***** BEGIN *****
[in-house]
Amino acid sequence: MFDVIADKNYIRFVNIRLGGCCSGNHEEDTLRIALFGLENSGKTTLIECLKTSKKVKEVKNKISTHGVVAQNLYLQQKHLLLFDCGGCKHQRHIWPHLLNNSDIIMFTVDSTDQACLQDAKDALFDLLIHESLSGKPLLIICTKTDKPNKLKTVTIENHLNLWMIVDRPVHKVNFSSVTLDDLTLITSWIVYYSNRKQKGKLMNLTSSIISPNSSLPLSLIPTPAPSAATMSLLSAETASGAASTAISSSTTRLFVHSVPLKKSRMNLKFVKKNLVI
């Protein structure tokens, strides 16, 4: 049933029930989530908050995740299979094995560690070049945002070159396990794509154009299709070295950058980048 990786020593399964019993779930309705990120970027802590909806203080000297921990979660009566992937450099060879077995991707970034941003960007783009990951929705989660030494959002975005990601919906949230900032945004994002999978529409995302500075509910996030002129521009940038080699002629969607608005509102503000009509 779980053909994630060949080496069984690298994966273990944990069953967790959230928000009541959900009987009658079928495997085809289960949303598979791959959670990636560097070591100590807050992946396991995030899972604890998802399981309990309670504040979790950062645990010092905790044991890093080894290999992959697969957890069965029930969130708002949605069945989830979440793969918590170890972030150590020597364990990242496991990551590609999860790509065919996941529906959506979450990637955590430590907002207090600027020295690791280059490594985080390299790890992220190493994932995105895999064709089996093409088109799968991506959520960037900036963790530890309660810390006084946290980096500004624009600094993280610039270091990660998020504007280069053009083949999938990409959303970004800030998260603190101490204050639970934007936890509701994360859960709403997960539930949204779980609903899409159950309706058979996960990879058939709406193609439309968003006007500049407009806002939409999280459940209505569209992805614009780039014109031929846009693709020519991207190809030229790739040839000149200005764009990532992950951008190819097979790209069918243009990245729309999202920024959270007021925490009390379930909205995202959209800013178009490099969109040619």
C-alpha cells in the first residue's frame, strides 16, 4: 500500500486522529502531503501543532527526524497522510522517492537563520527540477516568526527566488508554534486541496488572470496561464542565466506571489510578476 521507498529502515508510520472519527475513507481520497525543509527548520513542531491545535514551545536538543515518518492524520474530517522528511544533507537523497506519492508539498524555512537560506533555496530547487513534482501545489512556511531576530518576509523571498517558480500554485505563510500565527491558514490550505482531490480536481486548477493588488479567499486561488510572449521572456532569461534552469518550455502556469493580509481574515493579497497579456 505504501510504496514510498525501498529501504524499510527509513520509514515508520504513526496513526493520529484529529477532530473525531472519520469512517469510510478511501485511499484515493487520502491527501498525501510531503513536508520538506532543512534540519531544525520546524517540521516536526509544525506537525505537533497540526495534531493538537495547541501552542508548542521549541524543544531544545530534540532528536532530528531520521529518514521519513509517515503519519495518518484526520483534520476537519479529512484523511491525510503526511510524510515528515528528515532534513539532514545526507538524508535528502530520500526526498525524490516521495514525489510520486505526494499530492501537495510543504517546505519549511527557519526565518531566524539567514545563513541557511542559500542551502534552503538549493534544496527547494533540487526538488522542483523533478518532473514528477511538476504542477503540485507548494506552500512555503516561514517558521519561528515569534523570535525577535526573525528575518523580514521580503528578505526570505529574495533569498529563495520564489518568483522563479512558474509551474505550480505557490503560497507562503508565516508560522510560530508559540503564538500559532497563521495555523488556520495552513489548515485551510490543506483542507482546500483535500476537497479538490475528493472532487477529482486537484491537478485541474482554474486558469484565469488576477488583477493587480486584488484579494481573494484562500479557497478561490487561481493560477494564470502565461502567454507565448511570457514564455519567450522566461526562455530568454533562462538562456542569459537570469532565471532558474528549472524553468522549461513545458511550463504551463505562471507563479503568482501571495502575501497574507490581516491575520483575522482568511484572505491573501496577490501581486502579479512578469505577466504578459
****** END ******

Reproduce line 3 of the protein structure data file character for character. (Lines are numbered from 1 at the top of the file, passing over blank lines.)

């Protein structure tokens, strides 16, 4: 049933029930989530908050995740299979094995560690070049945002070159396990794509154009299709070295950058980048 990786020593399964019993779930309705990120970027802590909806203080000297921990979660009566992937450099060879077995991707970034941003960007783009990951929705989660030494959002975005990601919906949230900032945004994002999978529409995302500075509910996030002129521009940038080699002629969607608005509102503000009509 779980053909994630060949080496069984690298994966273990944990069953967790959230928000009541959900009987009658079928495997085809289960949303598979791959959670990636560097070591100590807050992946396991995030899972604890998802399981309990309670504040979790950062645990010092905790044991890093080894290999992959697969957890069965029930969130708002949605069945989830979440793969918590170890972030150590020597364990990242496991990551590609999860790509065919996941529906959506979450990637955590430590907002207090600027020295690791280059490594985080390299790890992220190493994932995105895999064709089996093409088109799968991506959520960037900036963790530890309660810390006084946290980096500004624009600094993280610039270091990660998020504007280069053009083949999938990409959303970004800030998260603190101490204050639970934007936890509701994360859960709403997960539930949204779980609903899409159950309706058979996960990879058939709406193609439309968003006007500049407009806002939409999280459940209505569209992805614009780039014109031929846009693709020519991207190809030229790739040839000149200005764009990532992950951008190819097979790209069918243009990245729309999202920024959270007021925490009390379930909205995202959209800013178009490099969109040619």